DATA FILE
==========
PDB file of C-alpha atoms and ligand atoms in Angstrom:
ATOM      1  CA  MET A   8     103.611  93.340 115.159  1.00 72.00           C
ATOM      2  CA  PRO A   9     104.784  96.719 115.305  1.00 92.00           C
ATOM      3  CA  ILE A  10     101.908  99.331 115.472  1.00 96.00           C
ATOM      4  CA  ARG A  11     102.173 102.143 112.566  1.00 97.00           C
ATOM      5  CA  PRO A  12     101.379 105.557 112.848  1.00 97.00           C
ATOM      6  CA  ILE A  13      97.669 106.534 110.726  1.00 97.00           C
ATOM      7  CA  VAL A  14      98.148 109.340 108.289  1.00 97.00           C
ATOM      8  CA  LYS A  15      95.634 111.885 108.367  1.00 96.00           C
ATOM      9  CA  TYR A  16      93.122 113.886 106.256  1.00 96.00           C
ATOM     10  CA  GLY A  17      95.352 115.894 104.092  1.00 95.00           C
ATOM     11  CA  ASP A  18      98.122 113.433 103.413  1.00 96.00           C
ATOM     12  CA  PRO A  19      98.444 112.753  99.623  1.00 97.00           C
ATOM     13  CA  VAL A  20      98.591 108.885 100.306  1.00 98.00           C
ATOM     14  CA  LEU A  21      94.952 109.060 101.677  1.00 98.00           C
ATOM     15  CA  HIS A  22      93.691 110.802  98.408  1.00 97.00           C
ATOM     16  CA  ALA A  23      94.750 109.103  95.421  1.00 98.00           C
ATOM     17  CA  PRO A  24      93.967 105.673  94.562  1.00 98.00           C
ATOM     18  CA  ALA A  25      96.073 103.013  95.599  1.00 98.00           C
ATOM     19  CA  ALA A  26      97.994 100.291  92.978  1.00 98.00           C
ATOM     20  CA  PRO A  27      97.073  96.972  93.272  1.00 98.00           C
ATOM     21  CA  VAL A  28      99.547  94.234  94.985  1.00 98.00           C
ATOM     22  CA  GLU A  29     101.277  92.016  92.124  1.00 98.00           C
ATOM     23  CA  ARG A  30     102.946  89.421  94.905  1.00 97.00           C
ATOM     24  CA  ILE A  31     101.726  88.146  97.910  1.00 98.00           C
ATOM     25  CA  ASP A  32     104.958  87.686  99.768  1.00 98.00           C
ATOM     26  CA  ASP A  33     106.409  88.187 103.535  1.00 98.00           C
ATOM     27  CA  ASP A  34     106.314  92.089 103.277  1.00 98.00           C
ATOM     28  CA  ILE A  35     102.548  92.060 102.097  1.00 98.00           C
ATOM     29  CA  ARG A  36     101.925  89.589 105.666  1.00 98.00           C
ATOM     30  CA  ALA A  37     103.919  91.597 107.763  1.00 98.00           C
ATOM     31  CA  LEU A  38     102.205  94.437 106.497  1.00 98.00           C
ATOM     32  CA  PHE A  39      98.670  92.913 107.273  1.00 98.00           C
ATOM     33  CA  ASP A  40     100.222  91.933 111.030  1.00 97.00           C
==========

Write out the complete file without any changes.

PDB file of C-alpha atoms and ligand atoms in Angstrom:
ATOM      1  CA  MET A   8     103.611  93.340 115.159  1.00 72.00           C
ATOM      2  CA  PRO A   9     104.784  96.719 115.305  1.00 92.00           C
ATOM      3  CA  ILE A  10     101.908  99.331 115.472  1.00 96.00           C
ATOM      4  CA  ARG A  11     102.173 102.143 112.566  1.00 97.00           C
ATOM      5  CA  PRO A  12     101.379 105.557 112.848  1.00 97.00           C
ATOM      6  CA  ILE A  13      97.669 106.534 110.726  1.00 97.00           C
ATOM      7  CA  VAL A  14      98.148 109.340 108.289  1.00 97.00           C
ATOM      8  CA  LYS A  15      95.634 111.885 108.367  1.00 96.00           C
ATOM      9  CA  TYR A  16      93.122 113.886 106.256  1.00 96.00           C
ATOM     10  CA  GLY A  17      95.352 115.894 104.092  1.00 95.00           C
ATOM     11  CA  ASP A  18      98.122 113.433 103.413  1.00 96.00           C
ATOM     12  CA  PRO A  19      98.444 112.753  99.623  1.00 97.00           C
ATOM     13  CA  VAL A  20      98.591 108.885 100.306  1.00 98.00           C
ATOM     14  CA  LEU A  21      94.952 109.060 101.677  1.00 98.00           C
ATOM     15  CA  HIS A  22      93.691 110.802  98.408  1.00 97.00           C
ATOM     16  CA  ALA A  23      94.750 109.103  95.421  1.00 98.00           C
ATOM     17  CA  PRO A  24      93.967 105.673  94.562  1.00 98.00           C
ATOM     18  CA  ALA A  25      96.073 103.013  95.599  1.00 98.00           C
ATOM     19  CA  ALA A  26      97.994 100.291  92.978  1.00 98.00           C
ATOM     20  CA  PRO A  27      97.073  96.972  93.272  1.00 98.00           C
ATOM     21  CA  VAL A  28      99.547  94.234  94.985  1.00 98.00           C
ATOM     22  CA  GLU A  29     101.277  92.016  92.124  1.00 98.00           C
ATOM     23  CA  ARG A  30     102.946  89.421  94.905  1.00 97.00           C
ATOM     24  CA  ILE A  31     101.726  88.146  97.910  1.00 98.00           C
ATOM     25  CA  ASP A  32     104.958  87.686  99.768  1.00 98.00           C
ATOM     26  CA  ASP A  33     106.409  88.187 103.535  1.00 98.00           C
ATOM     27  CA  ASP A  34     106.314  92.089 103.277  1.00 98.00           C
ATOM     28  CA  ILE A  35     102.548  92.060 102.097  1.00 98.00           C
ATOM     29  CA  ARG A  36     101.925  89.589 105.666  1.00 98.00           C
ATOM     30  CA  ALA A  37     103.919  91.597 107.763  1.00 98.00           C
ATOM     31  CA  LEU A  38     102.205  94.437 106.497  1.00 98.00           C
ATOM     32  CA  PHE A  39      98.670  92.913 107.273  1.00 98.00           C
ATOM     33  CA  ASP A  40     100.222  91.933 111.030  1.00 97.00           C